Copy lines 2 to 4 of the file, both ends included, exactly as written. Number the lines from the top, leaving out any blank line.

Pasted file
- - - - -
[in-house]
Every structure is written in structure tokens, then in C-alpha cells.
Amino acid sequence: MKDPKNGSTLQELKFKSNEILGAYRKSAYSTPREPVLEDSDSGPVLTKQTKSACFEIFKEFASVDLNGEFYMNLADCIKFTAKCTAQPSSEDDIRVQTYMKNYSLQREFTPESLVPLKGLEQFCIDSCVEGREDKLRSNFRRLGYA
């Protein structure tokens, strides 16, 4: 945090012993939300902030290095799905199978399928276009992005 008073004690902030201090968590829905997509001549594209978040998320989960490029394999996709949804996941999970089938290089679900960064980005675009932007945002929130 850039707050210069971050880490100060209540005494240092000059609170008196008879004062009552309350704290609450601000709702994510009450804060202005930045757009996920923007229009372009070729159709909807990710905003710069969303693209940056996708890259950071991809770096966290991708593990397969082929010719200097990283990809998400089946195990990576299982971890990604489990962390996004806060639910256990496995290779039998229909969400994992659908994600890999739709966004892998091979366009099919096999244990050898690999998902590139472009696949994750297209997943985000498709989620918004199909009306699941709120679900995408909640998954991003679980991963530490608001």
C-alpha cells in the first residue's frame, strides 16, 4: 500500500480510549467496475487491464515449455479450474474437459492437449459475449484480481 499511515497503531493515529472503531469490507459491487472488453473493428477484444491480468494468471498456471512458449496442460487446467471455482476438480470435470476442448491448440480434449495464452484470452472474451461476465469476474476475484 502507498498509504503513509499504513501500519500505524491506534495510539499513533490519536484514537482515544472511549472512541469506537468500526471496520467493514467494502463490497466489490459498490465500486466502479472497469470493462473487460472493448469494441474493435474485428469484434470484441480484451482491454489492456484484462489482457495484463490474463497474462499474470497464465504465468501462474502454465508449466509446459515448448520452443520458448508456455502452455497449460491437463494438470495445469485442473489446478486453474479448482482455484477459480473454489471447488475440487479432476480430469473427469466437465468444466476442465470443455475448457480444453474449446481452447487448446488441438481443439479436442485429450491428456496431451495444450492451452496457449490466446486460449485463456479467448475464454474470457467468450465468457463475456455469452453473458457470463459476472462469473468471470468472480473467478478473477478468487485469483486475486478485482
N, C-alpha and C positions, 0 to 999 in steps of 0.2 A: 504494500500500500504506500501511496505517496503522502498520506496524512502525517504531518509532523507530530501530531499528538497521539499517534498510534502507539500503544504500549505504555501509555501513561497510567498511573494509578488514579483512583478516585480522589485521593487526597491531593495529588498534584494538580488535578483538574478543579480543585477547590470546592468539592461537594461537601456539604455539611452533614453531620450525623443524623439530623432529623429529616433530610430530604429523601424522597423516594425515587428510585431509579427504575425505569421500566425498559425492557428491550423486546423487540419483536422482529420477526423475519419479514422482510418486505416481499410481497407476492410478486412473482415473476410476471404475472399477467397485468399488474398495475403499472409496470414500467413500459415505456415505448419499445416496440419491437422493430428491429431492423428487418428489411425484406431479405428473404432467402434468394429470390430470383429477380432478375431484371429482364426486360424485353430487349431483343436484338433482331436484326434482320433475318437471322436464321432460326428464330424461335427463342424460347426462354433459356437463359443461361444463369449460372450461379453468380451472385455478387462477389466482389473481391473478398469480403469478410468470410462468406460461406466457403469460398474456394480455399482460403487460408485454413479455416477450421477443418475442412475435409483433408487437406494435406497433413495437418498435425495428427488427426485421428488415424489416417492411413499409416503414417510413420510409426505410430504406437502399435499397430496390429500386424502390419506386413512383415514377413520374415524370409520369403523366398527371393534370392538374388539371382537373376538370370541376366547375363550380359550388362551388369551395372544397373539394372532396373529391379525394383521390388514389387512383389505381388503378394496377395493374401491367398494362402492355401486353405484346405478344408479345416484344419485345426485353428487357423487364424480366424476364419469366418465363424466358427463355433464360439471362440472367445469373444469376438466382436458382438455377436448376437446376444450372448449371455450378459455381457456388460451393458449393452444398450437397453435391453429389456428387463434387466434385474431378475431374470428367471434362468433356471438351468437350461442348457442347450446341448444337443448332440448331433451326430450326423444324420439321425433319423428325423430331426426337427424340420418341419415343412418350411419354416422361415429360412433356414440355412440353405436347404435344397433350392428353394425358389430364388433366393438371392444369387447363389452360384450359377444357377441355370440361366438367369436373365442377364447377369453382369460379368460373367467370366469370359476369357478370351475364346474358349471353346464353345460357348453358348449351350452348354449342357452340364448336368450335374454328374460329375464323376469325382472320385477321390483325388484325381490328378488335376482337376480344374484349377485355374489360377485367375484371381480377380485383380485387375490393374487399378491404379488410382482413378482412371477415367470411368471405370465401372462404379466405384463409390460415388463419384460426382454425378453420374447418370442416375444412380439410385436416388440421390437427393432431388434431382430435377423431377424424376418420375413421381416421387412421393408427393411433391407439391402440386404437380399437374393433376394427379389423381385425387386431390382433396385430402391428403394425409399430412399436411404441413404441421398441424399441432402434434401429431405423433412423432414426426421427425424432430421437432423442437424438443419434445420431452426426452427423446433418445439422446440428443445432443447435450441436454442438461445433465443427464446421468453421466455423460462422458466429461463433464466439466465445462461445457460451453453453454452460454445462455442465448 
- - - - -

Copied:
Every structure is written in structure tokens, then in C-alpha cells.
Amino acid sequence: MKDPKNGSTLQELKFKSNEILGAYRKSAYSTPREPVLEDSDSGPVLTKQTKSACFEIFKEFASVDLNGEFYMNLADCIKFTAKCTAQPSSEDDIRVQTYMKNYSLQREFTPESLVPLKGLEQFCIDSCVEGREDKLRSNFRRLGYA
């Protein structure tokens, strides 16, 4: 945090012993939300902030290095799905199978399928276009992005 008073004690902030201090968590829905997509001549594209978040998320989960490029394999996709949804996941999970089938290089679900960064980005675009932007945002929130 850039707050210069971050880490100060209540005494240092000059609170008196008879004062009552309350704290609450601000709702994510009450804060202005930045757009996920923007229009372009070729159709909807990710905003710069969303693209940056996708890259950071991809770096966290991708593990397969082929010719200097990283990809998400089946195990990576299982971890990604489990962390996004806060639910256990496995290779039998229909969400994992659908994600890999739709966004892998091979366009099919096999244990050898690999998902590139472009696949994750297209997943985000498709989620918004199909009306699941709120679900995408909640998954991003679980991963530490608001």